insofar as it relates to his possible inability to recollect and relate. There is, however, considerable danger
that evidence that a witness has used illegal drugs may so prejudice the jury that it will excessively discount
the witness’s testimony. Thus, as the district court noted, cross examination on the issue of drug use may be
refused where memory or mental capacity is not legitimately at issue and the evidence is offered solely as a
general character attack.”). Instances of drug use more than 8 hours before the incident is unduly prejudicial
and thus inadmissible. See Galati, 230 F.3d at 262.



To Bar Reference to Area of Brinkley’s Arrest as a High Crime Area [Granted]

Granted. That the incident occurred in a “high crime area” is irrelevant to any fact at issue.

To Bar Reference to Street Gangs [Granted]

Brinkley was formerly a member of a street gang until approximately 1993. Evidence regarding

Brinkley’s street gang membership from approximately 20 years ago is not relevant as there is no indication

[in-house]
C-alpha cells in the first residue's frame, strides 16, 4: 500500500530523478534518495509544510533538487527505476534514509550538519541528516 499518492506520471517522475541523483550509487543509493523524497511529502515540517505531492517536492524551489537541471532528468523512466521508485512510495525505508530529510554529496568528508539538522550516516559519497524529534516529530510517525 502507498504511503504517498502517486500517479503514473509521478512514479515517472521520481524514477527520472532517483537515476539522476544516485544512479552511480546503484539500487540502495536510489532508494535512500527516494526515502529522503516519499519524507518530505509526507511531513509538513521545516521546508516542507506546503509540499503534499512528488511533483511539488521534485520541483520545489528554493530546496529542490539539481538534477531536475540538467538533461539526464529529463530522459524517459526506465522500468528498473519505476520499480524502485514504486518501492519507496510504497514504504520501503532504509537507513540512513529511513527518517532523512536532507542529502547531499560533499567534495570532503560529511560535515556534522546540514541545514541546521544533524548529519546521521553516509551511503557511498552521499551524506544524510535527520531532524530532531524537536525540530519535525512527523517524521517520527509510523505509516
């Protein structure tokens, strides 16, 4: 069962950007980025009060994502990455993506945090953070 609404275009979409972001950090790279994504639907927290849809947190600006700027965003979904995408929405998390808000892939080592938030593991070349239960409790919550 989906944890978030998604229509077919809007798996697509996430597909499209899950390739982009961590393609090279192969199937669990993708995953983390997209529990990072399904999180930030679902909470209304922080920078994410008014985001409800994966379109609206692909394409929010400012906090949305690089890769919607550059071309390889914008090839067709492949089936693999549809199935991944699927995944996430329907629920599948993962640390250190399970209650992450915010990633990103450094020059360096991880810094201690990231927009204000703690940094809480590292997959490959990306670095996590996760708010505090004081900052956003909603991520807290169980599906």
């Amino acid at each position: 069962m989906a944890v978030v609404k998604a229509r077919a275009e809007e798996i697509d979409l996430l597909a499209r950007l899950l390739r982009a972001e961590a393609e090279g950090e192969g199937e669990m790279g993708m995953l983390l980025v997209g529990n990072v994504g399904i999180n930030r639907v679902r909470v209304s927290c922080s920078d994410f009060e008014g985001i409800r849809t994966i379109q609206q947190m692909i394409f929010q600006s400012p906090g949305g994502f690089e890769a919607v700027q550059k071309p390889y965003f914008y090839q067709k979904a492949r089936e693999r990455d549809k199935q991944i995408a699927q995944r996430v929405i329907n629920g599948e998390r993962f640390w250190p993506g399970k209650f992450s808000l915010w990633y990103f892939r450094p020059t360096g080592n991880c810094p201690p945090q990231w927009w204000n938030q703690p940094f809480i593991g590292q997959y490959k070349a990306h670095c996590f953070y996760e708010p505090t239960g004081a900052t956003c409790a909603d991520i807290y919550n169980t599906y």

that defendants possessed this information when arresting Brinkley. See Taylor v. City of Chicago, No. 09 C
5092, 2012 WL 3686642, at *2 (N.D. Ill. Aug. 24, 2012). This evidence is thus excluded.


To Bar References to Nicknames and Aliases [Granted]

Brinkley has gone by the following aliases: O; Ohesha Norris; Martel Norris; and Tony E. Smith. In

addition, Ohesha Norris is Brinkley’s legal name. This motion is granted.


To Bar Testimony Regarding Defendants’ Commendations, Awards, Lack of Citizen
Complaints and Related Topics [Granted]

The motion is granted. This evidence is not relevant and would amount to improper propensity

evidence if allowed. See Fed. R. Evid. 404(a).


To Bar Evidence Regarding Defendants’ Inability to Pay Punitive Damages [Granted in Part]

The motion is granted in part. If defendants introduce evidence of their lack of financial means to pay
damages, Brinkley will be allowed to present evidence regarding indemnification by the City of Chicago for
compensatory damages.


To Allow Brinkley to Treat Defendants and All Other City of Chicago Employees or Police